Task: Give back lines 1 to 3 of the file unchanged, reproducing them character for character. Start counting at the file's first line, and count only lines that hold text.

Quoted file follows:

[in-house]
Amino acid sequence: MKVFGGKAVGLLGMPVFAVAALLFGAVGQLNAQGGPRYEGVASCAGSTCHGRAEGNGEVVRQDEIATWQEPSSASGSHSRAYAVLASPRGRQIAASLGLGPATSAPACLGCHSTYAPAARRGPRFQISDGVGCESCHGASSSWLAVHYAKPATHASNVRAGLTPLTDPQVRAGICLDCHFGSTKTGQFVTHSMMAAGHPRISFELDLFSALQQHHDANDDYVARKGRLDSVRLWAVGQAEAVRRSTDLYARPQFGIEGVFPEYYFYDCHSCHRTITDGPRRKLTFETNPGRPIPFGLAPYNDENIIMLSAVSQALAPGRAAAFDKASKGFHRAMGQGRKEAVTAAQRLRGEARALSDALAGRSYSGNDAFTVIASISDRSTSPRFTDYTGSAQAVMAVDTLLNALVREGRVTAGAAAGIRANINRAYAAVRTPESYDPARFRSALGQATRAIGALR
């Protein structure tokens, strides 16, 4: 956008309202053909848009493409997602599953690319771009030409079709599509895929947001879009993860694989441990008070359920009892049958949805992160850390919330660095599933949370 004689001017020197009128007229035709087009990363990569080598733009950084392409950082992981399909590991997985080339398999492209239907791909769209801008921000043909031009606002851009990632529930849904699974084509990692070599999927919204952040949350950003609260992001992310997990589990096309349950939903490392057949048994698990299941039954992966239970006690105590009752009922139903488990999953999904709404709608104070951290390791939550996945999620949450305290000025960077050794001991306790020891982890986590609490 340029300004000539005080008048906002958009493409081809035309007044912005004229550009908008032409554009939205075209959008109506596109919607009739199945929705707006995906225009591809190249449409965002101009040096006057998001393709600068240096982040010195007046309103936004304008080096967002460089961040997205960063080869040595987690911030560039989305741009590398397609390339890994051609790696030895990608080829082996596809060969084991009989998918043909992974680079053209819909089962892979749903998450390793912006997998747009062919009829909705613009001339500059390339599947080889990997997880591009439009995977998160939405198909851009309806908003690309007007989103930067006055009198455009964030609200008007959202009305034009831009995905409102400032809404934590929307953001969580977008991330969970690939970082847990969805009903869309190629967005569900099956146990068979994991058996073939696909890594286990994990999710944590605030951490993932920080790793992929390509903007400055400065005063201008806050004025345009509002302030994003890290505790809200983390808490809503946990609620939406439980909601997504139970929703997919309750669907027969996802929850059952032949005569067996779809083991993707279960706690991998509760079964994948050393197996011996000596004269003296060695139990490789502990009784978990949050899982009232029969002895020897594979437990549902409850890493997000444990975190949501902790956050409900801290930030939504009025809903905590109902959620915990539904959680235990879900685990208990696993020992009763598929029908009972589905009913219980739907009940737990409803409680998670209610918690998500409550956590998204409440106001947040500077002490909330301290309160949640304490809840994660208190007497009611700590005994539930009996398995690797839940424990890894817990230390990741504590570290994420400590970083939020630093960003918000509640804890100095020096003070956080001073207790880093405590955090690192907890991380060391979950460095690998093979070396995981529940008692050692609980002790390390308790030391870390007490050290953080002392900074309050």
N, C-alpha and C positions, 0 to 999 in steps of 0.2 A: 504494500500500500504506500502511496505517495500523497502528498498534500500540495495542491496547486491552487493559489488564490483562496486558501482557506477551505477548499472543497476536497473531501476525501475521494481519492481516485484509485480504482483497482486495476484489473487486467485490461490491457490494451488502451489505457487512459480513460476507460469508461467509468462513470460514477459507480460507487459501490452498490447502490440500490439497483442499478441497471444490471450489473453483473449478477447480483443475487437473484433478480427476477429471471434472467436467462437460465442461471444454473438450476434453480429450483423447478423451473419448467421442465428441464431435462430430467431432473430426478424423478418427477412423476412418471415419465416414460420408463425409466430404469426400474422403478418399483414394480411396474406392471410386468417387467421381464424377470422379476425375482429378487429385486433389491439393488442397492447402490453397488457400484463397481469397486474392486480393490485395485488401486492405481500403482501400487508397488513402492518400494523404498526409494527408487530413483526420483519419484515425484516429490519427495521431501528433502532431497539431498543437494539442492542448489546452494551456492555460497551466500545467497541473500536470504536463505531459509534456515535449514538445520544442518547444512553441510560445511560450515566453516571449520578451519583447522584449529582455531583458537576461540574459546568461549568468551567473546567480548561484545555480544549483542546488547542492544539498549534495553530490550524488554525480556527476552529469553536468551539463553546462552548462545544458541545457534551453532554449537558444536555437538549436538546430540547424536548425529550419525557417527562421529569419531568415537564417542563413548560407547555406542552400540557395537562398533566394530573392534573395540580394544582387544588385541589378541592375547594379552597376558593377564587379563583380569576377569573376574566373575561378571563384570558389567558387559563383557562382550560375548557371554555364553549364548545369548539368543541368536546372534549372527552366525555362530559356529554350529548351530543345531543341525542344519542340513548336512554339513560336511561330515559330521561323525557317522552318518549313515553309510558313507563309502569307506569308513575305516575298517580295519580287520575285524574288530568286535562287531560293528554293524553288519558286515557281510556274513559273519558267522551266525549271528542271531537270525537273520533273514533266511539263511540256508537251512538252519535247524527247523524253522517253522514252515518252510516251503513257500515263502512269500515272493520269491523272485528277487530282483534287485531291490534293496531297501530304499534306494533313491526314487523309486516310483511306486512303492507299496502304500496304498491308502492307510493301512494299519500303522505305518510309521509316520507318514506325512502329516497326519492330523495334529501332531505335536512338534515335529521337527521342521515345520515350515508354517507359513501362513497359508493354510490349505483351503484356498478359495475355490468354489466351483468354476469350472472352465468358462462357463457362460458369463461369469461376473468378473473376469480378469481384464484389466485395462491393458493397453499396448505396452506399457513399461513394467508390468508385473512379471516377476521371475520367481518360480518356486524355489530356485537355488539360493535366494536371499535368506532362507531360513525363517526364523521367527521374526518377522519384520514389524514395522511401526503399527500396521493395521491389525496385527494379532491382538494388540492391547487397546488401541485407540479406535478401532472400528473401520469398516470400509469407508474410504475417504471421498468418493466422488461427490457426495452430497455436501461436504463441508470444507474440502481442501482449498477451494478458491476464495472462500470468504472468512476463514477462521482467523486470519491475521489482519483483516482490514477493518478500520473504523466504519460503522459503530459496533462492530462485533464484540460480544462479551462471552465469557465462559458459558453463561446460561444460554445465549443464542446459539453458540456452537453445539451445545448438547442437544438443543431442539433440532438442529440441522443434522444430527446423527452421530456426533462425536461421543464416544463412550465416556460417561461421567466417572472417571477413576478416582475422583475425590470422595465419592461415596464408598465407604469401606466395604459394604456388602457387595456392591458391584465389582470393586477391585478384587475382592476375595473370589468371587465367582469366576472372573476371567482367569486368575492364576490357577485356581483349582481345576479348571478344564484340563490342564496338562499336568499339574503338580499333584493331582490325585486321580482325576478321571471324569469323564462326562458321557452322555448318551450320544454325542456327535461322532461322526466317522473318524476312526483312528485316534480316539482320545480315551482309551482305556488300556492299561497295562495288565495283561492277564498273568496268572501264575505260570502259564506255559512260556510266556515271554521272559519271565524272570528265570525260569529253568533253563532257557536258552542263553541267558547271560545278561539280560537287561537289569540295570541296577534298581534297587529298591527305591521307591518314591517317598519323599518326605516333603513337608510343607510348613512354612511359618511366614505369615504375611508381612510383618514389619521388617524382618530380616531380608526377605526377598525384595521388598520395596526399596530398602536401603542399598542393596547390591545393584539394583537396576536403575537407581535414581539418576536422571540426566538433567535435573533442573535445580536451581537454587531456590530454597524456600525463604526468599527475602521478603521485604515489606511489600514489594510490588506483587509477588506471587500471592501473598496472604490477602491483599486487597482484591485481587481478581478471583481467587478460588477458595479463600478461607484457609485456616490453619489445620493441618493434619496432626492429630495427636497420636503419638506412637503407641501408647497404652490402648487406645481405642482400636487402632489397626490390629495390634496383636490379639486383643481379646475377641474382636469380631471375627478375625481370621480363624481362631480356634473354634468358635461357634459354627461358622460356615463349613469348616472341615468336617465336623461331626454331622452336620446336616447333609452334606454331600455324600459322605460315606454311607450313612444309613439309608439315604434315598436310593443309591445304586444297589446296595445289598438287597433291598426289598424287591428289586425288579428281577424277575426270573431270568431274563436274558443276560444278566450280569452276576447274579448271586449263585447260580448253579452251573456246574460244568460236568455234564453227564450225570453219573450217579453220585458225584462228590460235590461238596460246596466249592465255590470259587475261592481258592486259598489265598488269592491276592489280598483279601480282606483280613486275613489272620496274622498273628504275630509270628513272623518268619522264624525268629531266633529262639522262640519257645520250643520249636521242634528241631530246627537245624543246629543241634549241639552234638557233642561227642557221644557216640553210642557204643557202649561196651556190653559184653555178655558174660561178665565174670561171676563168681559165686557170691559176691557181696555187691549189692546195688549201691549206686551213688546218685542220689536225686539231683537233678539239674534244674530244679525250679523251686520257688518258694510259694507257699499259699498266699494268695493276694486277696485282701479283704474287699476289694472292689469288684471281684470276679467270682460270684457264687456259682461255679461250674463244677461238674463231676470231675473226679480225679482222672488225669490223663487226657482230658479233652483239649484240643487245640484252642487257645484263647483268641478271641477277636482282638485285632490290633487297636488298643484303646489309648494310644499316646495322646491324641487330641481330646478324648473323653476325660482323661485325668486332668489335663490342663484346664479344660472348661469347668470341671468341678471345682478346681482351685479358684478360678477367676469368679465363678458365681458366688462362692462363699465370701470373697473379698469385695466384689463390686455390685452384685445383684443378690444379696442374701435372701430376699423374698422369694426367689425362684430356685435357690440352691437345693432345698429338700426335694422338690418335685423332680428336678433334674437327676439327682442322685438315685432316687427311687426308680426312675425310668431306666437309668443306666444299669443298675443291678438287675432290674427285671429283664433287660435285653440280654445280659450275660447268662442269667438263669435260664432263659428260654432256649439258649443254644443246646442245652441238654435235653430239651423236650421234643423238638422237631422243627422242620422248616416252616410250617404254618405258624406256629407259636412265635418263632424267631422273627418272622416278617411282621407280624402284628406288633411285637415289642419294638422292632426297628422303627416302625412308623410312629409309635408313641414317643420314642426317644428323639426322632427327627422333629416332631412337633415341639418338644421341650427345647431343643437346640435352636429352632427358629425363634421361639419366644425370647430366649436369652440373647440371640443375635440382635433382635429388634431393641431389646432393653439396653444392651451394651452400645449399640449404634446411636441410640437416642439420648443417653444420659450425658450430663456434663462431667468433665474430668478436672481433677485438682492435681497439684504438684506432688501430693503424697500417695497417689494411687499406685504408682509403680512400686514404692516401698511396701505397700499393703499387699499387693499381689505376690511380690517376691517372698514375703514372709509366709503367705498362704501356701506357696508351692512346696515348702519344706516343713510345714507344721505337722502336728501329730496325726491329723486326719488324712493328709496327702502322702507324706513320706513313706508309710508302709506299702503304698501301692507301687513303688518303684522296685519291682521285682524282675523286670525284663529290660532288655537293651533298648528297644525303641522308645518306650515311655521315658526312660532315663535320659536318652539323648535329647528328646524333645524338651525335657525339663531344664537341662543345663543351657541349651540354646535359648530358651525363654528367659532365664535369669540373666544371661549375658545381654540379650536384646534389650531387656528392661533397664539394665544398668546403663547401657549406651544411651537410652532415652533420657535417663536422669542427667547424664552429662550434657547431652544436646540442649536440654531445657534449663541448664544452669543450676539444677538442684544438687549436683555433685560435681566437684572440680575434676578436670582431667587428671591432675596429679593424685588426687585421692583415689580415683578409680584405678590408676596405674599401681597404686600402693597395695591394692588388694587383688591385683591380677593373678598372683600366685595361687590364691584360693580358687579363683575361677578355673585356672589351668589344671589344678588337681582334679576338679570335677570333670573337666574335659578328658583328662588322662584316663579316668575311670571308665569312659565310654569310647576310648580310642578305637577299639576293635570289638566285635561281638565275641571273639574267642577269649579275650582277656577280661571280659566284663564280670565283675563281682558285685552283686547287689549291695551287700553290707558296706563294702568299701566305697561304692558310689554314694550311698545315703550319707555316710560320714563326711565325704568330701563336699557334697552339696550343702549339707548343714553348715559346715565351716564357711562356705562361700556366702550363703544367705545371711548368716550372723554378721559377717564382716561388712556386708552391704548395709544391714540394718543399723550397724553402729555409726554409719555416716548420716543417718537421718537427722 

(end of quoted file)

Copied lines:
[in-house]
Amino acid sequence: MKVFGGKAVGLLGMPVFAVAALLFGAVGQLNAQGGPRYEGVASCAGSTCHGRAEGNGEVVRQDEIATWQEPSSASGSHSRAYAVLASPRGRQIAASLGLGPATSAPACLGCHSTYAPAARRGPRFQISDGVGCESCHGASSSWLAVHYAKPATHASNVRAGLTPLTDPQVRAGICLDCHFGSTKTGQFVTHSMMAAGHPRISFELDLFSALQQHHDANDDYVARKGRLDSVRLWAVGQAEAVRRSTDLYARPQFGIEGVFPEYYFYDCHSCHRTITDGPRRKLTFETNPGRPIPFGLAPYNDENIIMLSAVSQALAPGRAAAFDKASKGFHRAMGQGRKEAVTAAQRLRGEARALSDALAGRSYSGNDAFTVIASISDRSTSPRFTDYTGSAQAVMAVDTLLNALVREGRVTAGAAAGIRANINRAYAAVRTPESYDPARFRSALGQATRAIGALR
């Protein structure tokens, strides 16, 4: 956008309202053909848009493409997602599953690319771009030409079709599509895929947001879009993860694989441990008070359920009892049958949805992160850390919330660095599933949370 004689001017020197009128007229035709087009990363990569080598733009950084392409950082992981399909590991997985080339398999492209239907791909769209801008921000043909031009606002851009990632529930849904699974084509990692070599999927919204952040949350950003609260992001992310997990589990096309349950939903490392057949048994698990299941039954992966239970006690105590009752009922139903488990999953999904709404709608104070951290390791939550996945999620949450305290000025960077050794001991306790020891982890986590609490 340029300004000539005080008048906002958009493409081809035309007044912005004229550009908008032409554009939205075209959008109506596109919607009739199945929705707006995906225009591809190249449409965002101009040096006057998001393709600068240096982040010195007046309103936004304008080096967002460089961040997205960063080869040595987690911030560039989305741009590398397609390339890994051609790696030895990608080829082996596809060969084991009989998918043909992974680079053209819909089962892979749903998450390793912006997998747009062919009829909705613009001339500059390339599947080889990997997880591009439009995977998160939405198909851009309806908003690309007007989103930067006055009198455009964030609200008007959202009305034009831009995905409102400032809404934590929307953001969580977008991330969970690939970082847990969805009903869309190629967005569900099956146990068979994991058996073939696909890594286990994990999710944590605030951490993932920080790793992929390509903007400055400065005063201008806050004025345009509002302030994003890290505790809200983390808490809503946990609620939406439980909601997504139970929703997919309750669907027969996802929850059952032949005569067996779809083991993707279960706690991998509760079964994948050393197996011996000596004269003296060695139990490789502990009784978990949050899982009232029969002895020897594979437990549902409850890493997000444990975190949501902790956050409900801290930030939504009025809903905590109902959620915990539904959680235990879900685990208990696993020992009763598929029908009972589905009913219980739907009940737990409803409680998670209610918690998500409550956590998204409440106001947040500077002490909330301290309160949640304490809840994660208190007497009611700590005994539930009996398995690797839940424990890894817990230390990741504590570290994420400590970083939020630093960003918000509640804890100095020096003070956080001073207790880093405590955090690192907890991380060391979950460095690998093979070396995981529940008692050692609980002790390390308790030391870390007490050290953080002392900074309050």